I’ve always thought the toughest section on Kickstarter has to be the food section because it is hard to sell something based on taste when you can’t taste it!  How are you selling Genki-su?  

Yes, you’re absolutely right! The food category is hard for many reasons. A lot of people browse other kickstarter categories, but in the food section, you pretty much generate your own traffic. We spent the month prior to kickstarter going around to events in Portland to sample Genki-Su so local people would know how it tasted.

Let me start this question off by congratulating you on doing a good job with your “Risks and Challenges” section.  Far too many projects put the bare minimum here or even joke about it, you’ve broken it down into a very well laid out statement.

Thank you! :)

That said your project has pushed one of my big no no buttons by not producing a budget breakdown.  You do mention the $20,000 will be used for the first run and what that implies, but you don’t really break it out for everyone to see where the money is going.  Why is that?  Have you already “run the numbers” internally before coming to Kickstarter?  
We did test different versions of copy with more detailed numbers, but decided to cut back details because we felt that we either needed to provide complete detailed information or keep it simple.

Some breakdowns seem to imply that the project creators are providing their product at cost on kickstarter. Showing accurate numbers means you should be showing exactly how much profit you are trying to make from the project and how much of the goal will go to fulfill the rewards. We are not trying to make a surplus cash profit off kickstarter, we are trying to create surplus inventory that we need to launch our product: 16,000 bottles (4,000 to fulfill the rewards and 16,000 left over for  inventory).  For us, putting all that information down felt very corporate and like we were treating backers like investors. We didn’t feel we were asking for an investment, we put our rewards at less than retail, so if you back us, you are getting a great deal on a really great product first hand!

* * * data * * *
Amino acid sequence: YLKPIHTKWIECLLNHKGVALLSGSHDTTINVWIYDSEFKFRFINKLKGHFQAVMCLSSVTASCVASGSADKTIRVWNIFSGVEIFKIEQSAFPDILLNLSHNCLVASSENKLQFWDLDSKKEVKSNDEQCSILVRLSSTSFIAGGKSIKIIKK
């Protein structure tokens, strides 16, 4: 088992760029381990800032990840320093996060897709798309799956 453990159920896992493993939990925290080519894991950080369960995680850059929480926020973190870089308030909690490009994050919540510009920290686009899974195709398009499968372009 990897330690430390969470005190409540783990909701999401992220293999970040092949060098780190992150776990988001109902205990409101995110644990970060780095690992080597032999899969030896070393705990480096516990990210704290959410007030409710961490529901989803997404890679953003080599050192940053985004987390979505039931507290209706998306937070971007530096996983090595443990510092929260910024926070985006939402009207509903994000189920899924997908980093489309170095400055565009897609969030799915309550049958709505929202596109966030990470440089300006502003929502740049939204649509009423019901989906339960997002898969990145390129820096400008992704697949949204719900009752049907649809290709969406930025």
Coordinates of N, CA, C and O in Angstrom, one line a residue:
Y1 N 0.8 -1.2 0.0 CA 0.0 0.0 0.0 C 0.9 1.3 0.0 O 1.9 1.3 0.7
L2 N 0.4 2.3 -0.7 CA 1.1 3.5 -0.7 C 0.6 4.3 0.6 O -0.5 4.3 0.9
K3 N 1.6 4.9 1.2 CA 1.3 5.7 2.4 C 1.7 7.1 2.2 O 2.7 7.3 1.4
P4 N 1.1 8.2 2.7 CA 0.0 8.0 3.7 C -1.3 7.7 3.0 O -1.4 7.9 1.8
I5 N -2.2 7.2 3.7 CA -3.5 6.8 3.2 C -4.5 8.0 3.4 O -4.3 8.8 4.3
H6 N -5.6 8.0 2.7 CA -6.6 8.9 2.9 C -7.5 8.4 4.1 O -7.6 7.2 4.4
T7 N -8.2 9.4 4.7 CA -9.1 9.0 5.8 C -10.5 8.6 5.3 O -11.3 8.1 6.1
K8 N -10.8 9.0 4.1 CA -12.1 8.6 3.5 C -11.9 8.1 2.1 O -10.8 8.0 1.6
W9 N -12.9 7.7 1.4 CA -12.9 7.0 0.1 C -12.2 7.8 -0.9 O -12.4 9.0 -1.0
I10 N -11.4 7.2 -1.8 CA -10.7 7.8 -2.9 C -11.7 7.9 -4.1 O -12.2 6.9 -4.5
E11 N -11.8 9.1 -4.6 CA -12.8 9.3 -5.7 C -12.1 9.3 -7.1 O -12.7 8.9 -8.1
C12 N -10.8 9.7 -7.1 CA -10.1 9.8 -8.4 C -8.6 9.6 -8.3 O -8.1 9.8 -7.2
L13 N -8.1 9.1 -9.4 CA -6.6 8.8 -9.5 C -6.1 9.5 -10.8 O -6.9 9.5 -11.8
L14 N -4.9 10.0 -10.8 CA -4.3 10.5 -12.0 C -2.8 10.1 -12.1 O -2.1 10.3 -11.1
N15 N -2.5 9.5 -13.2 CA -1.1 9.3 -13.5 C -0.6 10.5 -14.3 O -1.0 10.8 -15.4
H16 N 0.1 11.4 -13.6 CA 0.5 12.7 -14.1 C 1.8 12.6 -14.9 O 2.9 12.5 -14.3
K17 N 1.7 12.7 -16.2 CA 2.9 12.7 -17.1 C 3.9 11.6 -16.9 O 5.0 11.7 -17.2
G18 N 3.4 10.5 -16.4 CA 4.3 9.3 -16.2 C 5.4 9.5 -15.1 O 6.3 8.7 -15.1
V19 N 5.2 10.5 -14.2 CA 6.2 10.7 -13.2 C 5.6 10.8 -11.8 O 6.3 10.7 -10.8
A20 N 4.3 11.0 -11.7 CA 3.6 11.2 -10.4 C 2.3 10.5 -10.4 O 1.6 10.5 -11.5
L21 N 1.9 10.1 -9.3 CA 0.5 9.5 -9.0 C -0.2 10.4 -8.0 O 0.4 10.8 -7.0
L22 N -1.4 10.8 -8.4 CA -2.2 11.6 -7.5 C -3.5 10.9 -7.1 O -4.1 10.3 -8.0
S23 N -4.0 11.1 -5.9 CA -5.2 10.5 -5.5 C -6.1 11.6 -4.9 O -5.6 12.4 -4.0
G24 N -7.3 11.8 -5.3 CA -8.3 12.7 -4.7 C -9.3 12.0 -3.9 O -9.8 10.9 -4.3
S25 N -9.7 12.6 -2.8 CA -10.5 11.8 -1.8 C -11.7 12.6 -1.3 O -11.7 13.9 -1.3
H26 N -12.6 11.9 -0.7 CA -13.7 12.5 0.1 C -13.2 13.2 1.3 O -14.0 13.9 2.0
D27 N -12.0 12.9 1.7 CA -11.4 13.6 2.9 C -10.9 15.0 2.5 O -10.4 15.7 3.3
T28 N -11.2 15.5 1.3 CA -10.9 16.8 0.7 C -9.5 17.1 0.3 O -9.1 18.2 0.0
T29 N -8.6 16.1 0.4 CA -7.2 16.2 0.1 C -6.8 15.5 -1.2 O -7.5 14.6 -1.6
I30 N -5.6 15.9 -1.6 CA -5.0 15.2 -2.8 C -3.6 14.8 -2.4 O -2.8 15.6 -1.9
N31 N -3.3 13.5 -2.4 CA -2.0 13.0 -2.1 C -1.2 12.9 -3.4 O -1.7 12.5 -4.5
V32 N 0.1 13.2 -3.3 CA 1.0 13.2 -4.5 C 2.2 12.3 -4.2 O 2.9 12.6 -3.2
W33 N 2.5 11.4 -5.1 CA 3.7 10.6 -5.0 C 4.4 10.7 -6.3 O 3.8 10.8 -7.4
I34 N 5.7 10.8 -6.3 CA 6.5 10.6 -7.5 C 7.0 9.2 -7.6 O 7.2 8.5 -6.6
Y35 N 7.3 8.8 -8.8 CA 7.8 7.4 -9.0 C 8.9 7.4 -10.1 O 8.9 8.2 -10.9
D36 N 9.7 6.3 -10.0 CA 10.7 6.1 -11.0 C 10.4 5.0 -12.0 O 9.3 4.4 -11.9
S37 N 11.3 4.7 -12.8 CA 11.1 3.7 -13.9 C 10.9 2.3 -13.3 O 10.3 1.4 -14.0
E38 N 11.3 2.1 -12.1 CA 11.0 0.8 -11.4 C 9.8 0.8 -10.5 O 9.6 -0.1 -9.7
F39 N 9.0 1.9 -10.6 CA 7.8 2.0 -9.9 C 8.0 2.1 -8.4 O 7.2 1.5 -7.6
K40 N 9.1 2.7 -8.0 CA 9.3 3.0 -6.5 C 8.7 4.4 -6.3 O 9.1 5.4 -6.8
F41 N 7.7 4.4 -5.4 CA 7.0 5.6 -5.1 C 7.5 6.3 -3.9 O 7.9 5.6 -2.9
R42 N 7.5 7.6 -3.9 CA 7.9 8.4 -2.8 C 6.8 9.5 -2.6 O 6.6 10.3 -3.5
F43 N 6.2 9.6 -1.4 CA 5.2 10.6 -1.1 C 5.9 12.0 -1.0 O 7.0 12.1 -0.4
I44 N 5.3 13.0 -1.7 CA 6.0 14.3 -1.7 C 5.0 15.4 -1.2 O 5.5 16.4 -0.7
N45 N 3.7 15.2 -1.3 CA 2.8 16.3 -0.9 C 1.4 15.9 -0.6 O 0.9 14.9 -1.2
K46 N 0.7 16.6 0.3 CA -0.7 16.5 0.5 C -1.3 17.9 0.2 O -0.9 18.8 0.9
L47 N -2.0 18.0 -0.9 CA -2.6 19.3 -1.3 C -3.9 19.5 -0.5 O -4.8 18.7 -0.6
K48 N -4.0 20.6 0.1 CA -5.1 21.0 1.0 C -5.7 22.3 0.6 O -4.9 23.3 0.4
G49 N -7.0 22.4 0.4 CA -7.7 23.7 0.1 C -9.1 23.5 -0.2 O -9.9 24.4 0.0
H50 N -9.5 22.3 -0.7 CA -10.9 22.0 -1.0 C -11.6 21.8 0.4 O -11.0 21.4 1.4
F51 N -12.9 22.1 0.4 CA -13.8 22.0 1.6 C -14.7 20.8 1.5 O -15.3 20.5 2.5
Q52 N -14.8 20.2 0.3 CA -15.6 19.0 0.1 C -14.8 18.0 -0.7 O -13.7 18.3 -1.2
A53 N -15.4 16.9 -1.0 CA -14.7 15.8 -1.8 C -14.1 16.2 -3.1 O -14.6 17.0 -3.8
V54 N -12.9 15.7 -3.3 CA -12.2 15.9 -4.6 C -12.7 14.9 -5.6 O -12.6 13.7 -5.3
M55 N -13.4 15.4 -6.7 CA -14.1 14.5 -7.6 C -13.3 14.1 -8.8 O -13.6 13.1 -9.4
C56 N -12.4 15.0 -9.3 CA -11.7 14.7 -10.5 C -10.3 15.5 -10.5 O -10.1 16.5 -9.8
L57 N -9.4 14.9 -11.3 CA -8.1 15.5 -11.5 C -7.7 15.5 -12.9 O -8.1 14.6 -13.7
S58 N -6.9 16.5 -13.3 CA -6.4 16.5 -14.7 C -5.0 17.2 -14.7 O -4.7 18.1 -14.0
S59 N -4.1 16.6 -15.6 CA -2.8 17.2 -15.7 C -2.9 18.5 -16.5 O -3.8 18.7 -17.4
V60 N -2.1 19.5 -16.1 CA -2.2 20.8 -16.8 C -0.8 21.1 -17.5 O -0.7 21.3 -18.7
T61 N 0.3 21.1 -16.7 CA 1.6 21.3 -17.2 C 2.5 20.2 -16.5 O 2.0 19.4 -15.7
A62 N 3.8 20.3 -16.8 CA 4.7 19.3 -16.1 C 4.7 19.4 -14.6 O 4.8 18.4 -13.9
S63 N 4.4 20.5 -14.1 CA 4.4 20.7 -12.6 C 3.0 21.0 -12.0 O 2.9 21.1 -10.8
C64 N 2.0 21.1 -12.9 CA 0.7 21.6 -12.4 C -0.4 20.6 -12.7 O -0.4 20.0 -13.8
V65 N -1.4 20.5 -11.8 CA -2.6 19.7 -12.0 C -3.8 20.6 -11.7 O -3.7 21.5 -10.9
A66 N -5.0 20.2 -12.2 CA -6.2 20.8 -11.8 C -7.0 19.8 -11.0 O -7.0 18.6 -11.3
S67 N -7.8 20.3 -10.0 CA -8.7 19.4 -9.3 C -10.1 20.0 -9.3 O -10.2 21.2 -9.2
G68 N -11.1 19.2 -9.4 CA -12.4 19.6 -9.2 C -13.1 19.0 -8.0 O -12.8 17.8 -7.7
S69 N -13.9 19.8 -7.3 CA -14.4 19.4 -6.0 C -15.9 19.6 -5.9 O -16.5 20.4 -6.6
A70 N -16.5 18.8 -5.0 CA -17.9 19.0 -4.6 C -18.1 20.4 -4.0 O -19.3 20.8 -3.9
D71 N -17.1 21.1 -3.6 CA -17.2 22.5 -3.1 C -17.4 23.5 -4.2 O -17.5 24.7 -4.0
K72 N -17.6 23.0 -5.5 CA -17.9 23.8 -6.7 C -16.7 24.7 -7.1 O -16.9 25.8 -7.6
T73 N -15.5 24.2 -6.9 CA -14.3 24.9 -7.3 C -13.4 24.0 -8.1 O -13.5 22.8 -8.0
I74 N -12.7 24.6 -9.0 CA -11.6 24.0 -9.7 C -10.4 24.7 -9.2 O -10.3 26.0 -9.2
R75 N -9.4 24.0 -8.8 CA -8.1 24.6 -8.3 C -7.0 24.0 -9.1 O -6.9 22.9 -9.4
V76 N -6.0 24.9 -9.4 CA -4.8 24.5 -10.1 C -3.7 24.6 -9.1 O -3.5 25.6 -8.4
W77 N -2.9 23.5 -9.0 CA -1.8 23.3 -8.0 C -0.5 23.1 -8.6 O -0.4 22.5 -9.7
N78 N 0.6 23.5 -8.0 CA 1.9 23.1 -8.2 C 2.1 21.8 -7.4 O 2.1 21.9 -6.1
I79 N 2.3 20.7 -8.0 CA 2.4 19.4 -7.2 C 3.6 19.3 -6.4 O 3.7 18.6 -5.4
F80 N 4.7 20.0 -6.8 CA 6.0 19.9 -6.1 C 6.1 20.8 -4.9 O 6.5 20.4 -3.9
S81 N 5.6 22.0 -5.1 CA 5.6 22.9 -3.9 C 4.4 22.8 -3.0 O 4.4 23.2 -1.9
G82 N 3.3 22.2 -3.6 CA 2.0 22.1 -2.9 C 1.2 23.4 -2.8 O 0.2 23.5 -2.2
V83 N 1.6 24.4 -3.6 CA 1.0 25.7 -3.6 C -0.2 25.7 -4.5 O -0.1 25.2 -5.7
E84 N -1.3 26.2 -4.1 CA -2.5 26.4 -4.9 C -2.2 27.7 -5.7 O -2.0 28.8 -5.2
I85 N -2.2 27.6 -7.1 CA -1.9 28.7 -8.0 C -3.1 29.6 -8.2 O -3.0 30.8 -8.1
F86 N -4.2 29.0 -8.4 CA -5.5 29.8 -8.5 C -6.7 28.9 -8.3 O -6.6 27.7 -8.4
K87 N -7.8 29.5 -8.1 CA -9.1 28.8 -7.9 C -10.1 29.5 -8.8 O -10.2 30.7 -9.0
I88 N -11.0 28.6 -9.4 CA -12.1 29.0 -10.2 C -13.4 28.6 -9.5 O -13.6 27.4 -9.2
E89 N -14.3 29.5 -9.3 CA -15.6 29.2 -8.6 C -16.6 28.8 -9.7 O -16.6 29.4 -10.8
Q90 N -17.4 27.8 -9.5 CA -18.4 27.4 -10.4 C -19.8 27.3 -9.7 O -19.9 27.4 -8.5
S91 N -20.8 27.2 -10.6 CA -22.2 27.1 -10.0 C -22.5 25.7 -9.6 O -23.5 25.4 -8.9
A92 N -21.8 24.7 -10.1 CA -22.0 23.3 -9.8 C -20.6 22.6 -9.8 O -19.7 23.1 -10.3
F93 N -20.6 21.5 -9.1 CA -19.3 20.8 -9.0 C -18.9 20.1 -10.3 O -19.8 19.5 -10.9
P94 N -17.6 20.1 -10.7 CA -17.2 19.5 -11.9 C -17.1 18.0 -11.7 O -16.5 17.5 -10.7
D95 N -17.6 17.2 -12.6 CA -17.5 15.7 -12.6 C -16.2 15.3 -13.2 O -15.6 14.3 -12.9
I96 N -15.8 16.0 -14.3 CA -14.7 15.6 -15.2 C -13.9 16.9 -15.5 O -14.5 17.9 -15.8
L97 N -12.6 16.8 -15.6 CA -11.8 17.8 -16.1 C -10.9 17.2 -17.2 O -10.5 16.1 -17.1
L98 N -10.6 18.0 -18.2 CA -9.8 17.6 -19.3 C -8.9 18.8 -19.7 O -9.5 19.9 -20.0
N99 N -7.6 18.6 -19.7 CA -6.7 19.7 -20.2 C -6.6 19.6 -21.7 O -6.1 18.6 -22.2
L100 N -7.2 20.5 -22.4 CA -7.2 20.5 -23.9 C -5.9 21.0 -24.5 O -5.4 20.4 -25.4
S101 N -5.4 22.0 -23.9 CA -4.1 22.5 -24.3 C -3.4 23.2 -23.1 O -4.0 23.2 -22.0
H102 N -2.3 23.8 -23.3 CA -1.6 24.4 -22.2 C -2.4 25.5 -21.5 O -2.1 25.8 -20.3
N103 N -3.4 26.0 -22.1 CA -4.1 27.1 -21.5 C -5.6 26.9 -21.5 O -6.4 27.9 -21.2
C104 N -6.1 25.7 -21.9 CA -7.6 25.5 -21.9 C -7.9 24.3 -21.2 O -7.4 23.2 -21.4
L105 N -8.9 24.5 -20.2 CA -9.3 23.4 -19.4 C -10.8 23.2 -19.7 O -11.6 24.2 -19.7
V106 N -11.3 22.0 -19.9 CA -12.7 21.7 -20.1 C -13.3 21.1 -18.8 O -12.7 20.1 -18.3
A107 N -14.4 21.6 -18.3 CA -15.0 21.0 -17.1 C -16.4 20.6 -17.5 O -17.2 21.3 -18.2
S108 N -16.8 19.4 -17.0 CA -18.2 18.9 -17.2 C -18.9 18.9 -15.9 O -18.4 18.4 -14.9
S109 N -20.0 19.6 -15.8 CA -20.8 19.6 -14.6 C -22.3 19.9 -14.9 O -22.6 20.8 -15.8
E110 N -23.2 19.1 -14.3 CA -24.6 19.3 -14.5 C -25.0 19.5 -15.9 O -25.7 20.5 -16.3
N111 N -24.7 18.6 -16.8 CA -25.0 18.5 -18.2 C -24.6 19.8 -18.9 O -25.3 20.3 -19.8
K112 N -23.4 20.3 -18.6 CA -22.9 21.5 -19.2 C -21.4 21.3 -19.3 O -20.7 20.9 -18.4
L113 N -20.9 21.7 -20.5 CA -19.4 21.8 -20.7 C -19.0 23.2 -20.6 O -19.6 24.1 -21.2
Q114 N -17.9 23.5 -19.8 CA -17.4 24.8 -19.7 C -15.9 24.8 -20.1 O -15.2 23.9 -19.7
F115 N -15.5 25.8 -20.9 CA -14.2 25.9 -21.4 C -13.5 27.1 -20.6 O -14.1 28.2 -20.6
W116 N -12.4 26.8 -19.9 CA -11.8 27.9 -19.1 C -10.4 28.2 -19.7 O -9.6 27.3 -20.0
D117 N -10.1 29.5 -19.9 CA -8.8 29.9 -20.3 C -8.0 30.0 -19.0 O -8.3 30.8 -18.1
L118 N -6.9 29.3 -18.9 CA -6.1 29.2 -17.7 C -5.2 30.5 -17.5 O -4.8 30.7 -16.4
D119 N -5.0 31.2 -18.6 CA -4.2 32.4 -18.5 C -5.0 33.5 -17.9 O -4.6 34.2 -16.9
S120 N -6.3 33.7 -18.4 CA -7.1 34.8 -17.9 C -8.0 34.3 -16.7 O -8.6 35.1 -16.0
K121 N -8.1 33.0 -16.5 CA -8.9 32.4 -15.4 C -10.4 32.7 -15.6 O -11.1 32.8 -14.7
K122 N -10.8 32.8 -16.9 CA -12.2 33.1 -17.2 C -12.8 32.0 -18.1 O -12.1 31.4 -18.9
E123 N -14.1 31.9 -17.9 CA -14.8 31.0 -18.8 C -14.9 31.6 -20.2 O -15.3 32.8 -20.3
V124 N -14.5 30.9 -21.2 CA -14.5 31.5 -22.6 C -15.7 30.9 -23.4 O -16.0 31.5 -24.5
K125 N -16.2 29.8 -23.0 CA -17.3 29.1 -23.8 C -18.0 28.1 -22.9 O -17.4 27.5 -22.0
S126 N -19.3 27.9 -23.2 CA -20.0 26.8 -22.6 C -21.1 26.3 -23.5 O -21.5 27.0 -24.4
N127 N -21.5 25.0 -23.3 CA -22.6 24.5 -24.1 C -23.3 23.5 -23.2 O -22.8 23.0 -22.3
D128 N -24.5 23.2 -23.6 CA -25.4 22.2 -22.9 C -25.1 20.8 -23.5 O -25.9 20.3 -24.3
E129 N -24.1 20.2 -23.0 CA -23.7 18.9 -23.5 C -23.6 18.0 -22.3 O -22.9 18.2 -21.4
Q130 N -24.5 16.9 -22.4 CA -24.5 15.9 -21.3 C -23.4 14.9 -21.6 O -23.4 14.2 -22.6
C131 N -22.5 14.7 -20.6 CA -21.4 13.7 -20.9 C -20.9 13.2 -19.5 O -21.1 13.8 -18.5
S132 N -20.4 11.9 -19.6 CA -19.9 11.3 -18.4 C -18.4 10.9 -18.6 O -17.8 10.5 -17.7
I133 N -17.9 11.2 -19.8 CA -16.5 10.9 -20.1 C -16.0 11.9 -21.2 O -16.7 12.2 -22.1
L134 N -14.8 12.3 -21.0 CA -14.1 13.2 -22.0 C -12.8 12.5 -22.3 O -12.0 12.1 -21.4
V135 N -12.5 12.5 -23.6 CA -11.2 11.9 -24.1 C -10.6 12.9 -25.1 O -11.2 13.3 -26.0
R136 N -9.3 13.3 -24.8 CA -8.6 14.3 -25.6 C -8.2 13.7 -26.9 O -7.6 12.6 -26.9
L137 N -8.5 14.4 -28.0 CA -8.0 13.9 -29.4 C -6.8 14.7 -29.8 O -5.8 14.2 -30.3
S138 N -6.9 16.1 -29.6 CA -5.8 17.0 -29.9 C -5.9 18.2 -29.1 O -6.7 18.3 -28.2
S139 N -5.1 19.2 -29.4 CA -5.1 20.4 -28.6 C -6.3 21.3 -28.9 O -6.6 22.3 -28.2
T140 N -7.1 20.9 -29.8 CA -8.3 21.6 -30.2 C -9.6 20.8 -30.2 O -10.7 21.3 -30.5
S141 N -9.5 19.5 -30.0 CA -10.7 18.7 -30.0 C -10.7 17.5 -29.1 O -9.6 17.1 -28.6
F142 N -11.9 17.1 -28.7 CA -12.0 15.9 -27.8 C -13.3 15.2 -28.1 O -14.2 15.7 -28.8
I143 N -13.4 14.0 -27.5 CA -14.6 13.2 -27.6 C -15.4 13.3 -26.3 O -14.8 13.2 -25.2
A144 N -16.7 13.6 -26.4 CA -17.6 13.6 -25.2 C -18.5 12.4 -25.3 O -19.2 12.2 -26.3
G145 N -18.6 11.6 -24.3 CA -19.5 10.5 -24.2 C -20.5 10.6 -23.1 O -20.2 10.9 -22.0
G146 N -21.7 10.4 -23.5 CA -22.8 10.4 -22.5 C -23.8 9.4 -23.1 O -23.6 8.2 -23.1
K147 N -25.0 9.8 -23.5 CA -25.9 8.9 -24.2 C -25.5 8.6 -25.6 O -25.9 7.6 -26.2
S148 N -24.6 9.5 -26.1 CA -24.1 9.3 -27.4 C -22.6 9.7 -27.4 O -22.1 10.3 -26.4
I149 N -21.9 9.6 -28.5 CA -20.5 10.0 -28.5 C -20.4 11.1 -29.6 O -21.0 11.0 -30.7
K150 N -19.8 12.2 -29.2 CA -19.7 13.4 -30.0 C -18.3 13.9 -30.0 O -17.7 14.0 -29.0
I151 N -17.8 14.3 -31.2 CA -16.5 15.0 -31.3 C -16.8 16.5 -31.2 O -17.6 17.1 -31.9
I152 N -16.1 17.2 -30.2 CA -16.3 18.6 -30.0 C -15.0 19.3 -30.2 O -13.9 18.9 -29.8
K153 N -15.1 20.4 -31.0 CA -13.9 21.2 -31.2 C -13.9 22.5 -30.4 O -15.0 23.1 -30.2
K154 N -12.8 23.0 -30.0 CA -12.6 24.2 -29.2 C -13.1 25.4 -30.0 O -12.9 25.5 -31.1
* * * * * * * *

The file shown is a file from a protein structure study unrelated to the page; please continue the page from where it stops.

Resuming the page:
That is a very honest answer thank you. How did you discover Kickstarter?

We were fans of kickstarter for a couple of years before we launched Genki-Su. A couple of our friends also had successful Kickstarter stories.

What kind of media attention have you received with your project?  How are you spreading the word?  Facebook?  Twitter?  Google+? Youtube?  Advertising?  Are you using Kicktraq to track your progress?  

We’ve been on KATU morning show, in the Oregonian (largest newspaper in Oregon), and selected as ‘Kickstarter of the Week’ and featured on numerous blogs. Our focus has been
    • Social Media: Facebook, Twitter, Google+, Pinterest.
    • Direct email to our network
    • Local Media Bloggers & Websites

Do you have any tips/advice would you give to anyone looking to start a Kickstarter?

Many people have asked us for tips/advice, so we wrote a list of important lessons we learned here!

Thank you for spending your time with us!  Do you have any final thoughts for our readers?

If you’re thinking about doing a kickstarter project, do it! “Twenty years from now you will be more disappointed by the things that you didn’t do than by the ones you did do.”

- Mark Twain

Thanks again and I hope to hear good things from your Kickstarter!

Thank YOU for having us! You definitely asked some really good questions that exercised our brains but it was good practice for us!